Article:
Trump says he made ‘a lot of money’ in deal with Gadhafi
Donald Trump says he made "a lot of money" in a deal years ago with Moammar Gadhafi, despite suggesting at the time he had no idea the former Libyan dictator was involved in renting his suburban New York estate.
"Don't forget, I'm the only one. I made a lot of money with Gaddafi, if you remember," Trump said in an interview with CBS' "Face the Nation" that aired Sunday. "He came to the country, and he had to make a deal with me because he needed a place to stay."
"He paid me a fortune. Never got to stay there," Trump said. "And it became sort of a big joke."
The presumptive Republican nominee was talking about a bizarre incident in 2009, when Gadhafi was in desperate search of a place to pitch his Bedouin-style tent during a visit to New York for a meeting of the U.N. General Assembly.
After trying and failing to secure space in Manhattan's Central Park, on the Upper East Side and in Englewood, New Jersey, the Libyan government turned to Trump's 213-acre Seven Springs estate in suburban Bedford, New York.
Gadhafi never stayed at the property, but it was nevertheless a spectacle. Reporters flocked to the town to watch construction crews erect a white-topped tent that was lined with a tapestry of camels and palm trees and outfitted with leather couches and coffee tables.
At one point the tent was torn down after the Town of Bedford threatened to sue Trump personally — and was then re-erected, to the town's chagrin.
At the time, Trump distanced himself from the matter, hinting that he'd been tricked into renting his land. Representatives of Gadhafi — loathed in the U.S. due to his ties to terrorism — had falsified the identity of their client in other instances to make renting property easier.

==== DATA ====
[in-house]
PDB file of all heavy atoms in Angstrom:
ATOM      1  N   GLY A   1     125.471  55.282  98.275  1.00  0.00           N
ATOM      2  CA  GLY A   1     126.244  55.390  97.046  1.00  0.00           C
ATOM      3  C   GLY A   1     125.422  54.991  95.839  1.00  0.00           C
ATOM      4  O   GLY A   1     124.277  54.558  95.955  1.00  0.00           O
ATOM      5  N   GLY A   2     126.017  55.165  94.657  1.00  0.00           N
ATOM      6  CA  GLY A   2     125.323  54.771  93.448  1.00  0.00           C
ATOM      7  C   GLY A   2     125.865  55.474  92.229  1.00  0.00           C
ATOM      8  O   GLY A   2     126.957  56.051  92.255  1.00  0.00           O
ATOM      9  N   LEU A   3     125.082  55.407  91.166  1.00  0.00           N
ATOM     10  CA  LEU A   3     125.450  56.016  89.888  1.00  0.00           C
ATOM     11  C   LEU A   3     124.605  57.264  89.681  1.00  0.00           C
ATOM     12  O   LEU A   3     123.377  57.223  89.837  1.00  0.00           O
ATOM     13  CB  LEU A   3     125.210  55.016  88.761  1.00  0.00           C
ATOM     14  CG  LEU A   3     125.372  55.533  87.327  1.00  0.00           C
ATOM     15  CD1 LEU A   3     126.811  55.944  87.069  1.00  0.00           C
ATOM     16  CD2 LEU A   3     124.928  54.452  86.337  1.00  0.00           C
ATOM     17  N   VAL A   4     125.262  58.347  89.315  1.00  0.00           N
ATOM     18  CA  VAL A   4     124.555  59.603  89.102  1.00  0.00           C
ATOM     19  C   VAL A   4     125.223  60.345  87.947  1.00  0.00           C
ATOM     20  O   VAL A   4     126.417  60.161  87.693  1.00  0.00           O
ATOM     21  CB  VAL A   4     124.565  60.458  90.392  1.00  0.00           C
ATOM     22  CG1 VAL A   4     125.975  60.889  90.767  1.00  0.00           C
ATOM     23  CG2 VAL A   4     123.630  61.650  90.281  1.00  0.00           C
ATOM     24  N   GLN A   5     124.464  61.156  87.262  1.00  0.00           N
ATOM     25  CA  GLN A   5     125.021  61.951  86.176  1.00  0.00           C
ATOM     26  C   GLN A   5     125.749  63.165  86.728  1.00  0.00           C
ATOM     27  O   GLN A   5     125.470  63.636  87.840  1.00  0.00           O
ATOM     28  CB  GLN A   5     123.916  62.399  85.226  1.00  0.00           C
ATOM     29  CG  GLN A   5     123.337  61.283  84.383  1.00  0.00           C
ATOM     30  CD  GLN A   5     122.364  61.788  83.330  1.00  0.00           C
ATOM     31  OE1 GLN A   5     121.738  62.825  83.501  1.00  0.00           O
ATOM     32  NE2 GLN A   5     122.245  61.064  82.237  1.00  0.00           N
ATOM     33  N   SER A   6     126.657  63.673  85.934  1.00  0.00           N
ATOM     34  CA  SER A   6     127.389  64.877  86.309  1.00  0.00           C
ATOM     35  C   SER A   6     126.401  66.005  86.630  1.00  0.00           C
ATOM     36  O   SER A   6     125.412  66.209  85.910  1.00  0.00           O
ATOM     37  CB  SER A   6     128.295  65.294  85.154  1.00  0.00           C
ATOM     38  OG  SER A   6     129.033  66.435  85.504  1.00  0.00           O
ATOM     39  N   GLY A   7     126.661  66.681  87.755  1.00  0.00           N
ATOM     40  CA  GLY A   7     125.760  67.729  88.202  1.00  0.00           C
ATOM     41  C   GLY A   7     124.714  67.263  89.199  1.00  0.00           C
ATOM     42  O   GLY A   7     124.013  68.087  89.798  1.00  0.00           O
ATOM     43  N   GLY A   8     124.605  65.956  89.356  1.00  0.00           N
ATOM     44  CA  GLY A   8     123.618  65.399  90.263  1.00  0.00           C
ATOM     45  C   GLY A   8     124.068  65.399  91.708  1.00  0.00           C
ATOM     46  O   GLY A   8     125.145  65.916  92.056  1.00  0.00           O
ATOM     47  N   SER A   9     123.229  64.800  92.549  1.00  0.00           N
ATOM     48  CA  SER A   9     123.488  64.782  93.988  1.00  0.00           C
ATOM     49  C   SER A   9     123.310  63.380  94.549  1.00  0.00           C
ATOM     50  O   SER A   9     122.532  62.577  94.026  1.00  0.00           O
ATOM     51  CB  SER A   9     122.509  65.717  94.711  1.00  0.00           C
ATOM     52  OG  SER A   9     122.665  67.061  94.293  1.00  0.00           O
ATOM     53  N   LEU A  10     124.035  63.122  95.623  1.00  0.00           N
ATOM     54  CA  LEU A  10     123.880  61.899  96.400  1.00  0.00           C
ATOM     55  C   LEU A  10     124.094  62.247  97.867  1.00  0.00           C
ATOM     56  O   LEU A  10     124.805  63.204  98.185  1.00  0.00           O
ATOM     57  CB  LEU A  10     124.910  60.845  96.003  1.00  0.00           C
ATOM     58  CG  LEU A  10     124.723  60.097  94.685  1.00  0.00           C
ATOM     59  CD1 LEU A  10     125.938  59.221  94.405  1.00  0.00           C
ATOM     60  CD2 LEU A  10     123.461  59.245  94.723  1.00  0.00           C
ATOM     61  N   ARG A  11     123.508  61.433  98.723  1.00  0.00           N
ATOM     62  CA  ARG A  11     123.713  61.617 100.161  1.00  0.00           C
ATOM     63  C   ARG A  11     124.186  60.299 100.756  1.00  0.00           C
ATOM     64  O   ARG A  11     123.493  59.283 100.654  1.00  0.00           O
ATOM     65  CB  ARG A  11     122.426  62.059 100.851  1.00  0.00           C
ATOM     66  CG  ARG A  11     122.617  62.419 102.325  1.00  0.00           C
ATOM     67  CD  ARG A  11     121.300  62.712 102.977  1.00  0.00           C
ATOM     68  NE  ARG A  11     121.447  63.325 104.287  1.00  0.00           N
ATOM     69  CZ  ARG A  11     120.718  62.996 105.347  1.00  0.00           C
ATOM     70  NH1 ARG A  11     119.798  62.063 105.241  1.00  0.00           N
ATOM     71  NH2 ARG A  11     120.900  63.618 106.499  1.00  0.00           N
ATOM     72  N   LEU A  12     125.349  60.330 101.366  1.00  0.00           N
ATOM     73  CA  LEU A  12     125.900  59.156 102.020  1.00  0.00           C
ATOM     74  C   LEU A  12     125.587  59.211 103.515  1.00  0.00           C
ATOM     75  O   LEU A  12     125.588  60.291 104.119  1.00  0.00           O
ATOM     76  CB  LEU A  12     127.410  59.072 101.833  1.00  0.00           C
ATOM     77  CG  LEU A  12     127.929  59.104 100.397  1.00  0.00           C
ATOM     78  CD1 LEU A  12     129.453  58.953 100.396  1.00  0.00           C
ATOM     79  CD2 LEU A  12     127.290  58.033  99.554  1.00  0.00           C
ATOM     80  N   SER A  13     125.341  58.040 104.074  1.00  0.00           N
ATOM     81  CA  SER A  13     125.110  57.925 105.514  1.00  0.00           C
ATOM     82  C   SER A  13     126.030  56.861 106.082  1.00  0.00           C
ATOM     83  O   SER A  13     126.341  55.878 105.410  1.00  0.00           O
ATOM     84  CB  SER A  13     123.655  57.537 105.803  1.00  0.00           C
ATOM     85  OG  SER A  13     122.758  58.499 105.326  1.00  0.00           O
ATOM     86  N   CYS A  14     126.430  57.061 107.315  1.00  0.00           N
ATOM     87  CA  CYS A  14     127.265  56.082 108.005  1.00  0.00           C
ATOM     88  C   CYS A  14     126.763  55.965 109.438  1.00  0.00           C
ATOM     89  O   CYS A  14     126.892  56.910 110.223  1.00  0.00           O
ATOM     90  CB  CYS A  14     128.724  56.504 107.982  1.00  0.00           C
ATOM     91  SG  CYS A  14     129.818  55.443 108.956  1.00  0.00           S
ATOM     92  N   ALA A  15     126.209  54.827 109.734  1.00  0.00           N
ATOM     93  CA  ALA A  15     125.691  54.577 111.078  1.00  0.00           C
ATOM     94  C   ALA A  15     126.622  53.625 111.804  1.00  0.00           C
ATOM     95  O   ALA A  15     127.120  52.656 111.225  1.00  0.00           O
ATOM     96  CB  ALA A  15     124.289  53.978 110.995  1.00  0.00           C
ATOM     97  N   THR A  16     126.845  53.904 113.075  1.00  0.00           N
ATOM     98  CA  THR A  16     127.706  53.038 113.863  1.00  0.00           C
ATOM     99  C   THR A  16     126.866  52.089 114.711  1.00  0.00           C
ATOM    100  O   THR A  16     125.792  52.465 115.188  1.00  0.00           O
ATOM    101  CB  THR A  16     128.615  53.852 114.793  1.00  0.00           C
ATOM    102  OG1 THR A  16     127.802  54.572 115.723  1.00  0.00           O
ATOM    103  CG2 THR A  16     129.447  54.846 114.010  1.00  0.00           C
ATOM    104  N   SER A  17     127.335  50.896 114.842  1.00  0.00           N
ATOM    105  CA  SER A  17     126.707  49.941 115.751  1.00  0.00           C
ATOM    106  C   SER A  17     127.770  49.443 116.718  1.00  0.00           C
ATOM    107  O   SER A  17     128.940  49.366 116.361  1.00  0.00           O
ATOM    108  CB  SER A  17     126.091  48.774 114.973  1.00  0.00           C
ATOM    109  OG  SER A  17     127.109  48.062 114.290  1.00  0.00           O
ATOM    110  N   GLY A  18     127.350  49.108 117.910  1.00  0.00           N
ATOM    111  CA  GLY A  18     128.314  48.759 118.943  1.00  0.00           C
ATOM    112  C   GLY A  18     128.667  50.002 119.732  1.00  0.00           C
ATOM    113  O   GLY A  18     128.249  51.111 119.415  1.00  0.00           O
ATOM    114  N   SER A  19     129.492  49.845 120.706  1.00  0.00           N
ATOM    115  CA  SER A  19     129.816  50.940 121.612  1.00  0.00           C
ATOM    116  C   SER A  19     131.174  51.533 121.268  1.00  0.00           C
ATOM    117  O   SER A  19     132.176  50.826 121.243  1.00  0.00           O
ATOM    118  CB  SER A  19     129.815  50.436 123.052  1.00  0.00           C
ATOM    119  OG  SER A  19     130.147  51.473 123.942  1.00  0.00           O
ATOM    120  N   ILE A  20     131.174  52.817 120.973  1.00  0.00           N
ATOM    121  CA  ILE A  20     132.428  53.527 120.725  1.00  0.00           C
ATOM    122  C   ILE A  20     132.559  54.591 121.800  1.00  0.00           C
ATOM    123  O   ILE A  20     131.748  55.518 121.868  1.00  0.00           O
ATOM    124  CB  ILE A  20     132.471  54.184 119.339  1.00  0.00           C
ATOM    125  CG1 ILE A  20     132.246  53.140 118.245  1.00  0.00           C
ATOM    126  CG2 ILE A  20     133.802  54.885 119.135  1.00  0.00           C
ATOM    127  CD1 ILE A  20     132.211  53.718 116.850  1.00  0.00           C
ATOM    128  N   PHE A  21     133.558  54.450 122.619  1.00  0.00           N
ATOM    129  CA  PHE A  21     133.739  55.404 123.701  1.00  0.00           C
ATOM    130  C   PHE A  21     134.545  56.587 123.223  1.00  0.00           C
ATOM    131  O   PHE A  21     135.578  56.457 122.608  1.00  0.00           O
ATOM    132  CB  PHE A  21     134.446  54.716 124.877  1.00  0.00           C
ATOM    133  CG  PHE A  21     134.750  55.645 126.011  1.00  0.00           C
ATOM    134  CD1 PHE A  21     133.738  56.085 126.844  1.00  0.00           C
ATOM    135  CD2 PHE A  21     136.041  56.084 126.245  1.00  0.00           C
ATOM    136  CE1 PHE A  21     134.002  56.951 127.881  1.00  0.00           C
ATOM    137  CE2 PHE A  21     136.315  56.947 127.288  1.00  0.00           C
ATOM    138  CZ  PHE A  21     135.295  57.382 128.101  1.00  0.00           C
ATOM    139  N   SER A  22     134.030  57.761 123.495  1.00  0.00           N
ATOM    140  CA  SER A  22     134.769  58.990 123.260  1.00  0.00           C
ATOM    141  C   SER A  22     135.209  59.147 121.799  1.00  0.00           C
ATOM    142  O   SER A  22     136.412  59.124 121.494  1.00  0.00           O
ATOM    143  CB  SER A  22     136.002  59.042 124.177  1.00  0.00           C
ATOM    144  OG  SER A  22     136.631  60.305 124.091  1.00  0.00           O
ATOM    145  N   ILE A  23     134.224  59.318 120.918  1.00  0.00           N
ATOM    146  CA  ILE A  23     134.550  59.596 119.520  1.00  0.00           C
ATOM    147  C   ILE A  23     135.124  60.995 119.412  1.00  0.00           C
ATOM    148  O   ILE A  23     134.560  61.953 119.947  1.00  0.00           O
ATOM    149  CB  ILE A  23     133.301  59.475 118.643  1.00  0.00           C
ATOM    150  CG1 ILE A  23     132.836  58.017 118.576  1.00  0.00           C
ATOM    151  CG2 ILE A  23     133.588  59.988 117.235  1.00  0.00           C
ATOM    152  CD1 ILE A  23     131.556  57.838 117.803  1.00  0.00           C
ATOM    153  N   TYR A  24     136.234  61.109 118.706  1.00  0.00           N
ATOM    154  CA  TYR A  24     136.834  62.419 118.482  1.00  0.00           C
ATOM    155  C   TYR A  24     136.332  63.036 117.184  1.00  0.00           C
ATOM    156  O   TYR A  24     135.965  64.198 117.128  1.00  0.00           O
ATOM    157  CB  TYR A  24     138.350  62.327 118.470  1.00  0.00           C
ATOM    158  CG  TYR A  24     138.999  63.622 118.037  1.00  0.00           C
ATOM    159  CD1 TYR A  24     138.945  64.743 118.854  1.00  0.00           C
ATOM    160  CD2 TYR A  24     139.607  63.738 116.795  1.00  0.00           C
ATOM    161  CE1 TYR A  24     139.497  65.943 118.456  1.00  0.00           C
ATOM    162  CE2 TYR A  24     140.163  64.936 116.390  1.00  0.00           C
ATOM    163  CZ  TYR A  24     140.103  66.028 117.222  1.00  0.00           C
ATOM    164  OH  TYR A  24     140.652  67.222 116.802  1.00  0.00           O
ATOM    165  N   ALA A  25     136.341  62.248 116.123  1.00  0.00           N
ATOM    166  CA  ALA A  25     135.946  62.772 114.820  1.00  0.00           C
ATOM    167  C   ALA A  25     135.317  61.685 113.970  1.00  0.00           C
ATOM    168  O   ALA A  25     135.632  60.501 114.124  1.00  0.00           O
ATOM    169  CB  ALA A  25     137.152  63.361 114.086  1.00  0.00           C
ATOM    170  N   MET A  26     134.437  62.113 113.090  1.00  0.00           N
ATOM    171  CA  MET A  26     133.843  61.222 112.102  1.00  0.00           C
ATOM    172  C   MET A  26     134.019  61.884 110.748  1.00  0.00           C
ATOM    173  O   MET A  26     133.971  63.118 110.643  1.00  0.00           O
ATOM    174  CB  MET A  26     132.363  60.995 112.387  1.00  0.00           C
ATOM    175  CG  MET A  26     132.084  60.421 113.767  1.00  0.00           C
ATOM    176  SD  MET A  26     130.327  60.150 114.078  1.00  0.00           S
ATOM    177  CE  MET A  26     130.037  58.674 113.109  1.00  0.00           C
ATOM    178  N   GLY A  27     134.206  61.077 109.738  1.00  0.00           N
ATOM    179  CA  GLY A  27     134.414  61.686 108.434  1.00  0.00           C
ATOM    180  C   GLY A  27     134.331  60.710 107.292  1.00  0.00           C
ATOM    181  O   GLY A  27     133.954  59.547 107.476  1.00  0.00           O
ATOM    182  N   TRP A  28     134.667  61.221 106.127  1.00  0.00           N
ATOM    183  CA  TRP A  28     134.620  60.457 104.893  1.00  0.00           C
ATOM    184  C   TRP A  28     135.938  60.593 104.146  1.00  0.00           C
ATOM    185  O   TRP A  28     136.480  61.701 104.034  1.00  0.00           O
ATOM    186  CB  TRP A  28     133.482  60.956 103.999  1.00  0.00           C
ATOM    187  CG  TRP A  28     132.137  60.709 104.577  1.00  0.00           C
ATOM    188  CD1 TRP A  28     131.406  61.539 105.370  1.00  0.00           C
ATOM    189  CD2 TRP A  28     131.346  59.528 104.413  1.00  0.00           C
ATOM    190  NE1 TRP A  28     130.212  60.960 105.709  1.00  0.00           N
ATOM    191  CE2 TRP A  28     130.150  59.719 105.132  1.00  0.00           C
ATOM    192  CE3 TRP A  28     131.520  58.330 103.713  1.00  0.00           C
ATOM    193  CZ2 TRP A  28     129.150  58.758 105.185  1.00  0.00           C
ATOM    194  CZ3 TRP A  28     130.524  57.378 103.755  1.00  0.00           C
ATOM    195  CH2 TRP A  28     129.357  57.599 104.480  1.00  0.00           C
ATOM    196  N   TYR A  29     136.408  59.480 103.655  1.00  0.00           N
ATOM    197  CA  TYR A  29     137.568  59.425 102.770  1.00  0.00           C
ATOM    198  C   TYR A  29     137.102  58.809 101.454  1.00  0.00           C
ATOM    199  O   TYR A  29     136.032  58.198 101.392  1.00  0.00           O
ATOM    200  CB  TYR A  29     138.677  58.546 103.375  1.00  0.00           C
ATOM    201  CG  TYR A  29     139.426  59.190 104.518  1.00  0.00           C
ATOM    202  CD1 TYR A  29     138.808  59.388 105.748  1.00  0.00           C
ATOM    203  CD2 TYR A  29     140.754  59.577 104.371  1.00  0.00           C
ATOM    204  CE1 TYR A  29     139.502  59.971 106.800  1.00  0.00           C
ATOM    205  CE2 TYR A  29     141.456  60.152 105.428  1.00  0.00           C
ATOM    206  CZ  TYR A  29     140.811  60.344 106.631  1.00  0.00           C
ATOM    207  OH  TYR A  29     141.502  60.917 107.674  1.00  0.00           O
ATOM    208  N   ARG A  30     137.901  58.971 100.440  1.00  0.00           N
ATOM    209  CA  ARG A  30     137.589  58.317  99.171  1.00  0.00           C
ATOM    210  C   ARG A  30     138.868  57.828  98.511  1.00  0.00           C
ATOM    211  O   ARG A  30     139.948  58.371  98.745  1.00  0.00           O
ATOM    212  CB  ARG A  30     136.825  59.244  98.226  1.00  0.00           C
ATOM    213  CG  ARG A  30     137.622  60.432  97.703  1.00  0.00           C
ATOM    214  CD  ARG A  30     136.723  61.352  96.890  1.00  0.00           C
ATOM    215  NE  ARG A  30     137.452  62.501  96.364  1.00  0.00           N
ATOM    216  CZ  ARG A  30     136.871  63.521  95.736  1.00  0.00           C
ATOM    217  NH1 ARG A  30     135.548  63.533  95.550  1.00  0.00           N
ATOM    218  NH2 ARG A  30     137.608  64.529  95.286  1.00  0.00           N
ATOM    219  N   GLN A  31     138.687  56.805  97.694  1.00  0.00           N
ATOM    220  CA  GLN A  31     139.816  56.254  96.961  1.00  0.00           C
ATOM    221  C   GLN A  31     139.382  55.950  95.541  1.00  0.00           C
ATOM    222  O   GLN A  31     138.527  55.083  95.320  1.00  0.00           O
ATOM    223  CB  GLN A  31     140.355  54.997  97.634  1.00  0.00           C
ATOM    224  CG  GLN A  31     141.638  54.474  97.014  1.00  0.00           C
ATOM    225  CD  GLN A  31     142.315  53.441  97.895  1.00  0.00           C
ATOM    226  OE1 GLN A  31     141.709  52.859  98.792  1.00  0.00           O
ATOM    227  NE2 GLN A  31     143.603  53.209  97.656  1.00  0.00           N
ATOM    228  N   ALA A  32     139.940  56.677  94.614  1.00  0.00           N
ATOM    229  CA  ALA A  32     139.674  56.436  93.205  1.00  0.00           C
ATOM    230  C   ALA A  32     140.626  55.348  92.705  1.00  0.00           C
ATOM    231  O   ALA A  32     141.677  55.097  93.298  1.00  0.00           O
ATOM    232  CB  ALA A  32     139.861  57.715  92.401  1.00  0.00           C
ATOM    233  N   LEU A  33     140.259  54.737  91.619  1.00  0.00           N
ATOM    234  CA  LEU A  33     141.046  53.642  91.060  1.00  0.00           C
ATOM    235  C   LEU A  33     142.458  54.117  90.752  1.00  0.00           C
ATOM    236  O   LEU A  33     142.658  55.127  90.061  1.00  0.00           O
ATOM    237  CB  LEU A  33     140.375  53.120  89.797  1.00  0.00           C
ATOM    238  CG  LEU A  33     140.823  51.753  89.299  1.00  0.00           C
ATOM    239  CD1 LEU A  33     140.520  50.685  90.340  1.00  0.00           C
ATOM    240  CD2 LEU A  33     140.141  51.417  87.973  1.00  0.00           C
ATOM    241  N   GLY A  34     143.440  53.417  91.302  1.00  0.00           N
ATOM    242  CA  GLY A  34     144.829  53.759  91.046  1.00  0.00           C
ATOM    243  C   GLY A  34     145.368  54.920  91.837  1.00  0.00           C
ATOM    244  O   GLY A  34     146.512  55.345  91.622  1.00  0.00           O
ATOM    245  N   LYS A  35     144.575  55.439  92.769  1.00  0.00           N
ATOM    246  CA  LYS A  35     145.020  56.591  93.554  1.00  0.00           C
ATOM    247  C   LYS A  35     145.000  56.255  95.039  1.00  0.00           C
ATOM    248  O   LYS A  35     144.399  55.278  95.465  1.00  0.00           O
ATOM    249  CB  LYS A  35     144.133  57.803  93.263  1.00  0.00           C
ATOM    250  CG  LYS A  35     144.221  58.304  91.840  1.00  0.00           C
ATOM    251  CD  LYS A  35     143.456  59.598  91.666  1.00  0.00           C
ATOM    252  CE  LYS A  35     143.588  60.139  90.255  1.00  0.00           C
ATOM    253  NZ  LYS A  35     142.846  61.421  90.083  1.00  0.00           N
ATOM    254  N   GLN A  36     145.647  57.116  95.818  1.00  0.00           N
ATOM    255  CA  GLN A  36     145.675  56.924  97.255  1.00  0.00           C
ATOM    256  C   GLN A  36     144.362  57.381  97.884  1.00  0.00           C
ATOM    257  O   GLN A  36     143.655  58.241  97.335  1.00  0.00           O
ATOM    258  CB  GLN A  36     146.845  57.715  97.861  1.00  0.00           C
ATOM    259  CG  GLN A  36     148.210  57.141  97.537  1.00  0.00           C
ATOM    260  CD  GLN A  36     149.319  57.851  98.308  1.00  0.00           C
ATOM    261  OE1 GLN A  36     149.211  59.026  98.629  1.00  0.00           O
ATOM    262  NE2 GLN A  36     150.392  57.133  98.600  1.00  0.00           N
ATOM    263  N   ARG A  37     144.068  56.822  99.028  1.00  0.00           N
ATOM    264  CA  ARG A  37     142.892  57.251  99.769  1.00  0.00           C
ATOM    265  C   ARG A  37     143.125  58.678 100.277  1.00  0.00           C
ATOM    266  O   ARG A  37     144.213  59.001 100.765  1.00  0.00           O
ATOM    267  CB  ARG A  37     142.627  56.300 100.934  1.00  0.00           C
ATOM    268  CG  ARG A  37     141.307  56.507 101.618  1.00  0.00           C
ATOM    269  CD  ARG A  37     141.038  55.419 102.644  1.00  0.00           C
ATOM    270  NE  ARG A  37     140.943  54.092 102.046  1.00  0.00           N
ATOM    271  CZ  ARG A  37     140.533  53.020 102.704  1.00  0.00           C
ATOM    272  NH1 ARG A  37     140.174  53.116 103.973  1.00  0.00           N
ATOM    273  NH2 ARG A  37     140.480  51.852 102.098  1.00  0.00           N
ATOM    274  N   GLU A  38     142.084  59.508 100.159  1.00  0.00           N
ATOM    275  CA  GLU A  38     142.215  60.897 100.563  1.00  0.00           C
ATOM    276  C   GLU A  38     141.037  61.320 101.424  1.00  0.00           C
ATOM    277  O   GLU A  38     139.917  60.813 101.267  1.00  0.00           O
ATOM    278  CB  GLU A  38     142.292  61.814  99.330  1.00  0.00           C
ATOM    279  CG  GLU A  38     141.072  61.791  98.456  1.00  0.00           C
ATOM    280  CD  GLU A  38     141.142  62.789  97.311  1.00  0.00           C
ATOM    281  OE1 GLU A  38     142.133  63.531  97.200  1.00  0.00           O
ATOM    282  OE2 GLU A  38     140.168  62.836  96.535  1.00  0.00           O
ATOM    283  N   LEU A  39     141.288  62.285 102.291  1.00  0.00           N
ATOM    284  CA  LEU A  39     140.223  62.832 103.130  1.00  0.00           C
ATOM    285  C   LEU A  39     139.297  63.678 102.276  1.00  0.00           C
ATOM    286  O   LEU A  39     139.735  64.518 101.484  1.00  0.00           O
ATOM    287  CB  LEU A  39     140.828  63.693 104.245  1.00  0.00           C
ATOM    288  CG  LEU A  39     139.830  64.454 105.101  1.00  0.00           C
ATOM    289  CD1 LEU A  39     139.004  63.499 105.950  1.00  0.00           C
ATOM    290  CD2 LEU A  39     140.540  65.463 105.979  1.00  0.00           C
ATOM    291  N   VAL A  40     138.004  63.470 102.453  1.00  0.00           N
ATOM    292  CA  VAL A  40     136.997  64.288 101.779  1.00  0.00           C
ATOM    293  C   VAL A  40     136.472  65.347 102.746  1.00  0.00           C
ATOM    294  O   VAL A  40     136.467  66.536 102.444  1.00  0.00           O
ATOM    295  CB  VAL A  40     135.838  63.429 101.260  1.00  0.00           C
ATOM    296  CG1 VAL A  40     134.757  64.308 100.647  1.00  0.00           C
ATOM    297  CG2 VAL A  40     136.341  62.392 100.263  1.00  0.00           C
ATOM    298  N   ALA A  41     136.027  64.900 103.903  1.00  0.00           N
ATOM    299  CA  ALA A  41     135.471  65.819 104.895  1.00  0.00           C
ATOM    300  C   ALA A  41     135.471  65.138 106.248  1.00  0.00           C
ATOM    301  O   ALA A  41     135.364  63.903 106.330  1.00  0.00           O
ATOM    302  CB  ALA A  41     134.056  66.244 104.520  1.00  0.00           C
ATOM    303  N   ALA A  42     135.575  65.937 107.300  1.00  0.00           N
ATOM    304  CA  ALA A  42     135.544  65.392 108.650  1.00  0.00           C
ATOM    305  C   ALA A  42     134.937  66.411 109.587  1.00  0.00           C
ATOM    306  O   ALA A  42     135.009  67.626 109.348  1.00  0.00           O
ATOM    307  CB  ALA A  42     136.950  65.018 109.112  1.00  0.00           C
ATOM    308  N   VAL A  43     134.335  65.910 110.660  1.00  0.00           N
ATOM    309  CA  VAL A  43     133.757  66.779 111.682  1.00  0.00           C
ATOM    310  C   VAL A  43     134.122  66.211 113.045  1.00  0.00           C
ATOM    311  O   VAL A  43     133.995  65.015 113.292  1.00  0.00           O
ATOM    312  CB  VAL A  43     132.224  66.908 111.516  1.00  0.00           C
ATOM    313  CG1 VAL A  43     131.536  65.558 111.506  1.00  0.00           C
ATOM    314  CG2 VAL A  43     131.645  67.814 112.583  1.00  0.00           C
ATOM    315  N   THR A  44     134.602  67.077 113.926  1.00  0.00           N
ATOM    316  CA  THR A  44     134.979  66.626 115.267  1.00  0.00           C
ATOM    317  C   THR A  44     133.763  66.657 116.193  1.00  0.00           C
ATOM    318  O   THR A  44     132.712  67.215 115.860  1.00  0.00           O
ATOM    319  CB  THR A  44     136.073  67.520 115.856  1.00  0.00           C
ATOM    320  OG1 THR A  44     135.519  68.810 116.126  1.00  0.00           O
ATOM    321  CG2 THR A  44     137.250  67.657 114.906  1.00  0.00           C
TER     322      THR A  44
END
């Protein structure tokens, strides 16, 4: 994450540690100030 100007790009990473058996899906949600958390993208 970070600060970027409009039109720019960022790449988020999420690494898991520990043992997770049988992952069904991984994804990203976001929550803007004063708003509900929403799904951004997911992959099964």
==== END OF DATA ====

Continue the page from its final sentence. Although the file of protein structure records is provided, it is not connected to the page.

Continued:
Before the tent was re-pitched, Trump said he had "no idea" that Gadhafi might be involved in the deal to rent a section of the estate, a town official said. Bedford Town Supervisor Lee Roberts told The Associated Press at the time that Trump told her that, as far as he knew, his arrangement was with partners in the United Arab Emirates.
"We have business partners and associates all over the world. The property was leased on a short-term basis to Middle Eastern partners who may or may not have a relationship to Mr. Gadhafi. We are looking into the matter now," Trump Organization spokeswoman Rhona Graff said in a statement at the time.
But Trump had changed his tune two years later, when he boasted of having "screwed" the Libyan leader on the deal.
"I dealt with Gadhafi. Excuse me. I rented him a piece of land. He paid me more for one night than the land was worth for the whole year or for two years. And then I didn't let him use the land. That's what we should be doing," Trump said in a 2011 interview with Fox News.
He reiterated the claim on CNN that same year. Trump said he had leased Gaddafi "a piece of land for his tent. He paid me more than I get in a whole year. And then, eh, he wasn't able to use the piece of land. ... So I got in one night more money than I would have gotten all year for this piece of land up in Westchester. And then didn't let him use it? That's called being intelligent," Trump said.
Trump campaign spokeswoman Hope Hicks did not respond to questions Sunday about whether Trump was in fact aware at the time that he was dealing with Gadhafi and how much he made from the deal.
Bedford Town Attorney Joel Sachs, who dealt with Trump directly on the issue, said that Trump insisted to town officials that he didn't know about the Gadhafi connection — and that officials suspected he was lying.
"We believe that Trump knew that he had leased his property to Gadhafi," Sachs said. "He definitely denied that he knew, but we had gotten a lot of evidence."
Roberts, the former Bedford town supervisor, said Sunday she didn't remember much about the back-and-forth, but agreed it was a mess. "It was a very emotional time. People got very upset at the thought of him coming here," she said.
But there was also an element of the absurd. "There was a goat involved. They were going to kill a goat and have it for dinner," she said. When Gadhafi didn't show, "it got a reprieve."
Roberts said she was offered the goat as a souvenir of sorts, but had to turn it down.
"No, we can't have a goat in my town house!" she recalled with a laugh.
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